Ni hao, travelers! Jeff here, back from a lengthy, profession-induced hiatus, on the air once more. We’ve discussed at length here and in person at cons how real-life voyages out into the black have been inspired by the art of science-fiction. Recent events, however, have opened my eyes to a subtle phenomenon in sci-fi that’s been going on in plain sight, yet has gone unnoticed. Continue Reading
On Wednesday, SpaceX announced via its social media presence that the company is sending its first mission to the red planet as soon as 2018. They intend to land an unmanned Dragon spacecraft on the surface of Mars as a demonstration and to “inform [our] overall Mars architecture.”
Ni hao, travelers,
We’re pushing this out there to make sure no one misses that the launch this weekend has been delayed at least into next week, no firm date yet.
There’s nothing wrong with the Falcon rocket or Dragon craft, the onus for this actually lies with the United States Air Force and range issues. For those of you playing the home game, “range issues” refer to things like tracking radar and sensors “downrange” that track the rockets lifting off from Kennedy Space Center from after takeoff as it ascends over the Atlantic. There apparently was a fire at the USAF radar station in question on Monday, and it seems they never really finished fixing the dish that caused said fire when it shorted out.
The announcement comes as an Atlas V rocket carrying a national security payload on a different pad had to be delayed for the same reasons.
SpaceX is still keeping their live feed up in case their big miracle happens, and will no doubt have the new “T-0” launch time up the moment they decide on it. In the meantime, we wouldn’t want to rob you of rocket goodness, so enjoy this footage of the previous CRS-2 launch:
This coming weekend is another launch for SpaceX, the developers of the revolutionary Falcon rocket (which they freely admit to naming after the Millenium Falcon) and the Dragon spacecraft that’s the focus of our campaign here at Take Back the Sky. This particular flight, however, could be called their most important one to date for a number of reasons. Most people don’t keep up with this stuff anymore, so we’re devoting today’s installment to giving you some background before the weekend’s fireworks.
Spotlight: Is Space too Expensive?
We’ve brought up this fantastic tumblr feed before, started and run by a great guy we used to work with in the X-Prize foundation who’s now with Virgin Galactic. It’s starting to make some real waves on the internet, and this recent entry is just one example why–just what does something in your bathroom have to do with the Falcon rocket that (dependent upon your writing a letter) will take up the ship we’re getting named Serenity?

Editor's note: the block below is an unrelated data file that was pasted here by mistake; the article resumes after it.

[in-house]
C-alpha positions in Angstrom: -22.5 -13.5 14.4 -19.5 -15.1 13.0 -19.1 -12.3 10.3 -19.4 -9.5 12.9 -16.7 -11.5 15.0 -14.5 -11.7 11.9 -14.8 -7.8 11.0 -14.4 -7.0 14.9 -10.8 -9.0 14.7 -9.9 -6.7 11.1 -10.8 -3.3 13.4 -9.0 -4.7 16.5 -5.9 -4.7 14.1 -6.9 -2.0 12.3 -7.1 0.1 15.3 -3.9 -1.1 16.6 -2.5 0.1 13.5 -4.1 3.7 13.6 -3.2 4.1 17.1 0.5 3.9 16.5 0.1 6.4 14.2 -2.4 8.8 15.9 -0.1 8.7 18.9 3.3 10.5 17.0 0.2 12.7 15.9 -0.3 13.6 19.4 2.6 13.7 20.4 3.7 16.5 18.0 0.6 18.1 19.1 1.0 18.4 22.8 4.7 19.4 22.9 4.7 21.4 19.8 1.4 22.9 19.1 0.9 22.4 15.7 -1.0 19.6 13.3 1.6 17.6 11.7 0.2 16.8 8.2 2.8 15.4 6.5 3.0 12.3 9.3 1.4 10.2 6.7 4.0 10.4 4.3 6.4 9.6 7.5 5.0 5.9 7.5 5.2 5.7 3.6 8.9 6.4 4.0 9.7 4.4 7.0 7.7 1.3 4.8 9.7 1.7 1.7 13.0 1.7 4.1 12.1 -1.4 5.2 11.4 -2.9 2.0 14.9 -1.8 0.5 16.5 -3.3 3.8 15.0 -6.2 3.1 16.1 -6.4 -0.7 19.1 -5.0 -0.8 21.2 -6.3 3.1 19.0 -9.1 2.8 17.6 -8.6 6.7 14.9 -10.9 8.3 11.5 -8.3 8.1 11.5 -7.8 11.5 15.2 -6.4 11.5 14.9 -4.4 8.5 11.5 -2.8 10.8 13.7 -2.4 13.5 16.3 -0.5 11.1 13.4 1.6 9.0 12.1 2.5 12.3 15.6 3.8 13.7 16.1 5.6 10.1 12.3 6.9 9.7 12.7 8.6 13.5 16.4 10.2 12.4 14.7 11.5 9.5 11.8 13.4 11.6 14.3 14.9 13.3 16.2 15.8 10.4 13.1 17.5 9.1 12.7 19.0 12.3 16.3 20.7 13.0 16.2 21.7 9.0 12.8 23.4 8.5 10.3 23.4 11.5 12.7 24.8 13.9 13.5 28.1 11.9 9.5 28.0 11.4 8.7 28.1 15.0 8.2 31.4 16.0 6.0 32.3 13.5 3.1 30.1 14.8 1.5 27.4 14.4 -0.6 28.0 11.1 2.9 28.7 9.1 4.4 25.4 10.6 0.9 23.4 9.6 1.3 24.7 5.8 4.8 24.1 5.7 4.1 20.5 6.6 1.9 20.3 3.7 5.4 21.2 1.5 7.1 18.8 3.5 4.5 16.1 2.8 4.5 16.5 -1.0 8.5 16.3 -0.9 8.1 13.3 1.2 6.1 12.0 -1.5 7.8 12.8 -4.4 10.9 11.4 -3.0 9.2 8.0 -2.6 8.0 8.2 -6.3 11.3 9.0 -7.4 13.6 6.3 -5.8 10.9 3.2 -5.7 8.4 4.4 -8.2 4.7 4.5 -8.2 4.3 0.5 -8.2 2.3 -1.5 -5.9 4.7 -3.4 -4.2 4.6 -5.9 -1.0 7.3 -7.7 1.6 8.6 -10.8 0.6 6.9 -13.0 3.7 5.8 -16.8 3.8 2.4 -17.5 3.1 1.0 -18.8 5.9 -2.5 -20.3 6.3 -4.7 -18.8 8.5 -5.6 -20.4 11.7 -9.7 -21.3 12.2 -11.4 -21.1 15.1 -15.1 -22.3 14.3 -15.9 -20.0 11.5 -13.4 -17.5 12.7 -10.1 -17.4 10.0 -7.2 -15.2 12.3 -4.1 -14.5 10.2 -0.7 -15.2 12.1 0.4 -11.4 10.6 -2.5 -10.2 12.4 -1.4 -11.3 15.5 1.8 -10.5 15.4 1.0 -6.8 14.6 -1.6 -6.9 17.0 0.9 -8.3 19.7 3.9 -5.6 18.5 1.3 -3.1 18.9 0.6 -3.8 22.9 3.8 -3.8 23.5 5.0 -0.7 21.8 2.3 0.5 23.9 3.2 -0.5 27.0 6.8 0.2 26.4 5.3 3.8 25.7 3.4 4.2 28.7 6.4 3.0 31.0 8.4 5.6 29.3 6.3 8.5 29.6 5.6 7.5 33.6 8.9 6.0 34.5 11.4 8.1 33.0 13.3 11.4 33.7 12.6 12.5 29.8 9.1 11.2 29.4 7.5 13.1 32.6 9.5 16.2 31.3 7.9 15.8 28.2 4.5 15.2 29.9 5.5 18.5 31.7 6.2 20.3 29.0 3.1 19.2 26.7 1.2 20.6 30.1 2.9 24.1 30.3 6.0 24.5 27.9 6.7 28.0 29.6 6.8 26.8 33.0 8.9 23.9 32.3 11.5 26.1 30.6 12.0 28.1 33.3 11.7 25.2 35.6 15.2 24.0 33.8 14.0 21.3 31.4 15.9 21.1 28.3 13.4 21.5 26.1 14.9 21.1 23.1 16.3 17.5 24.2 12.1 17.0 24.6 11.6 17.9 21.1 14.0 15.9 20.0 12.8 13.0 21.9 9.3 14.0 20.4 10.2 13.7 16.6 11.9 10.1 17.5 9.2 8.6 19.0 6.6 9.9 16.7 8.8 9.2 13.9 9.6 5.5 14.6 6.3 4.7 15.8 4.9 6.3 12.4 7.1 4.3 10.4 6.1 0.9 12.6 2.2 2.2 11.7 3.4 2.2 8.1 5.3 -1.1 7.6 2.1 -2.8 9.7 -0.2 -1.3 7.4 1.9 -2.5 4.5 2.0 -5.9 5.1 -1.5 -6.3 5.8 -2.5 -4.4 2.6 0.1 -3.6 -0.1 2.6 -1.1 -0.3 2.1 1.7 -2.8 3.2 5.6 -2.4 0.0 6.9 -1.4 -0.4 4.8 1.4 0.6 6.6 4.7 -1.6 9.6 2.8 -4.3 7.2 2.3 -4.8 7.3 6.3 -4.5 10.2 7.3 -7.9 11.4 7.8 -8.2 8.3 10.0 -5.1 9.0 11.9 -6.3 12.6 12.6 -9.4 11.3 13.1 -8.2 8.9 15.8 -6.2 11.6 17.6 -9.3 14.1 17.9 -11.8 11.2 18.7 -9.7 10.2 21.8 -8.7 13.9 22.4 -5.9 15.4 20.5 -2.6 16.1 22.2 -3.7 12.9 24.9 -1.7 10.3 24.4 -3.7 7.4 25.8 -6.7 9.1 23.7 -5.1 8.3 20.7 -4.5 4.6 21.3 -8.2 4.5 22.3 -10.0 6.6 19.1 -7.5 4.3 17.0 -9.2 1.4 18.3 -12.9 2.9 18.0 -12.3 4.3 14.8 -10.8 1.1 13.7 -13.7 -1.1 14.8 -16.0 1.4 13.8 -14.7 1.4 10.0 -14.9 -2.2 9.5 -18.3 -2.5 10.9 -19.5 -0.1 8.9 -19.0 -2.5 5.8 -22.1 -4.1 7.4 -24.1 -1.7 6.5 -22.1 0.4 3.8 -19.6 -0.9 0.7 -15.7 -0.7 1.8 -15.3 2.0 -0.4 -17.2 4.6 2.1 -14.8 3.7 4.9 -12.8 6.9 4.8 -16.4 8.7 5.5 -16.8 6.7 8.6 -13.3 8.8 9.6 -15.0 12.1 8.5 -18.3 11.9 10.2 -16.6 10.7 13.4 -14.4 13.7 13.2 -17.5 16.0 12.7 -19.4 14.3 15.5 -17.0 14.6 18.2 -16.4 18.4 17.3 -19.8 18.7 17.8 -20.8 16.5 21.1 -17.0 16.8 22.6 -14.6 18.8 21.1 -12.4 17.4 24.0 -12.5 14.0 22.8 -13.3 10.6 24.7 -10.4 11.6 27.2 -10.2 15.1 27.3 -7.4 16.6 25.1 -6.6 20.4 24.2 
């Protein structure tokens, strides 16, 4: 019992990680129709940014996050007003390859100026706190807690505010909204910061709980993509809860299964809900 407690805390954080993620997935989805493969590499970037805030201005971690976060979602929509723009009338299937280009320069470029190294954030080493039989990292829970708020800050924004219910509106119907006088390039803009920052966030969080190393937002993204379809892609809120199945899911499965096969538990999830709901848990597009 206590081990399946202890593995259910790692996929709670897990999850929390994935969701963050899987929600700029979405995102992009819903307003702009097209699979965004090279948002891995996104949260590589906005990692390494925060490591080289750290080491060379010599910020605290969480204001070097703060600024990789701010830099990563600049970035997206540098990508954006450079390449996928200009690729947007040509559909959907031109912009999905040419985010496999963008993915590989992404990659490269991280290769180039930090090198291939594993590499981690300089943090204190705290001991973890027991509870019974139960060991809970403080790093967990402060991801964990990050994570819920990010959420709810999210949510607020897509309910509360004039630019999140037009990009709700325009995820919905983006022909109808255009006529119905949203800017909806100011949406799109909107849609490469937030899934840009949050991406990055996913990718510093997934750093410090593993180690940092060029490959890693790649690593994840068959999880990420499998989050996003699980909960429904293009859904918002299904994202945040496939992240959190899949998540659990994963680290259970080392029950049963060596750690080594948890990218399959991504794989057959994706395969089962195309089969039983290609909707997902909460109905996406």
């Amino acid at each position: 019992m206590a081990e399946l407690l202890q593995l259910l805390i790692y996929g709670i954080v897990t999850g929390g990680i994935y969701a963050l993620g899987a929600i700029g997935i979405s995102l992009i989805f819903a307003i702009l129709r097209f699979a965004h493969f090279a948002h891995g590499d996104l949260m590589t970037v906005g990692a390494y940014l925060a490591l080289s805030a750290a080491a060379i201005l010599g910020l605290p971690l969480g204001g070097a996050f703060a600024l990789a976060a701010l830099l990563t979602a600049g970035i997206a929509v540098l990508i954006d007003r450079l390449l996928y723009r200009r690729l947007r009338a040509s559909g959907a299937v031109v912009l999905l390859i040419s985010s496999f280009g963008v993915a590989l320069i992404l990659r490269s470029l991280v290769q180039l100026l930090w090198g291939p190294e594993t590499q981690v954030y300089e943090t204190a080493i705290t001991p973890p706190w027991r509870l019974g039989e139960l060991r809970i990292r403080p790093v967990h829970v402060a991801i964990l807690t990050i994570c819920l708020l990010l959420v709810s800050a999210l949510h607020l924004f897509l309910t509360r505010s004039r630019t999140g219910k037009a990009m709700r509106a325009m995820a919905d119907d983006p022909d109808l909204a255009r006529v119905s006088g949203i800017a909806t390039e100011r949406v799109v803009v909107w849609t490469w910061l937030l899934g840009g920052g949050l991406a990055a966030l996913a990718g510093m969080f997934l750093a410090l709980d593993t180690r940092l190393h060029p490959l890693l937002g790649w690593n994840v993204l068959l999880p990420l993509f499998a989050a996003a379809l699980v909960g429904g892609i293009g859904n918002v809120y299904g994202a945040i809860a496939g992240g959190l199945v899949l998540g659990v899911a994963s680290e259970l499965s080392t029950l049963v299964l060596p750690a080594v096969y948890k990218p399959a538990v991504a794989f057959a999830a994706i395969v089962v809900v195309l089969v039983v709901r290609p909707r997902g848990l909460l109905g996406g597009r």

Falcon 9 CRS-2 Launch
Earlier today, SpaceX posted the following to their Twitter feed and other social media sites:
Posted just before 6 PM, EST, Jan. 16
Okay, so it’s not exactly a formal poll–but that doesn’t mean that a throng of Browncoats loudly proclaiming “a Dragon named Serenity!” won’t be heard or noticed. Now is the time for all of you to strike while the iron is hot and exercise the power of Ridiculously Large Numbers of People on the Internet (the scientific effect observed when Nathan Fillion tweets something) and be heard.
We admit, this alone won’t get our beloved ship into the Black, but it’s just too good an opportunity to pass up. So, reply to SpaceX’s tweet or to their Facebook status to say “A Dragon named Serenity!” or something to that effect, followed by the hashtag #takebackthesky .
Good luck, and we’ll keep you posted.
Jeff here, Take Back the Sky‘s resident rocket scientist. Those of you who were tuning in with us over the past week for the launch of the Falcon 9 and the SES-8 satellite but aren’t familiar with “the way of things” in the space business may feel a little put-out and running out of patience with the multiple false starts. Those of us who’ve always been space advocates and those of us who live in Florida understand, though, that, for rocket scientists and astronauts, re-scheduling launches, or “scrubbing,” is a fact of life. Having a rocket, whether it’s a Falcon or the space shuttle take off on the first try is actually kind of rare. Continue Reading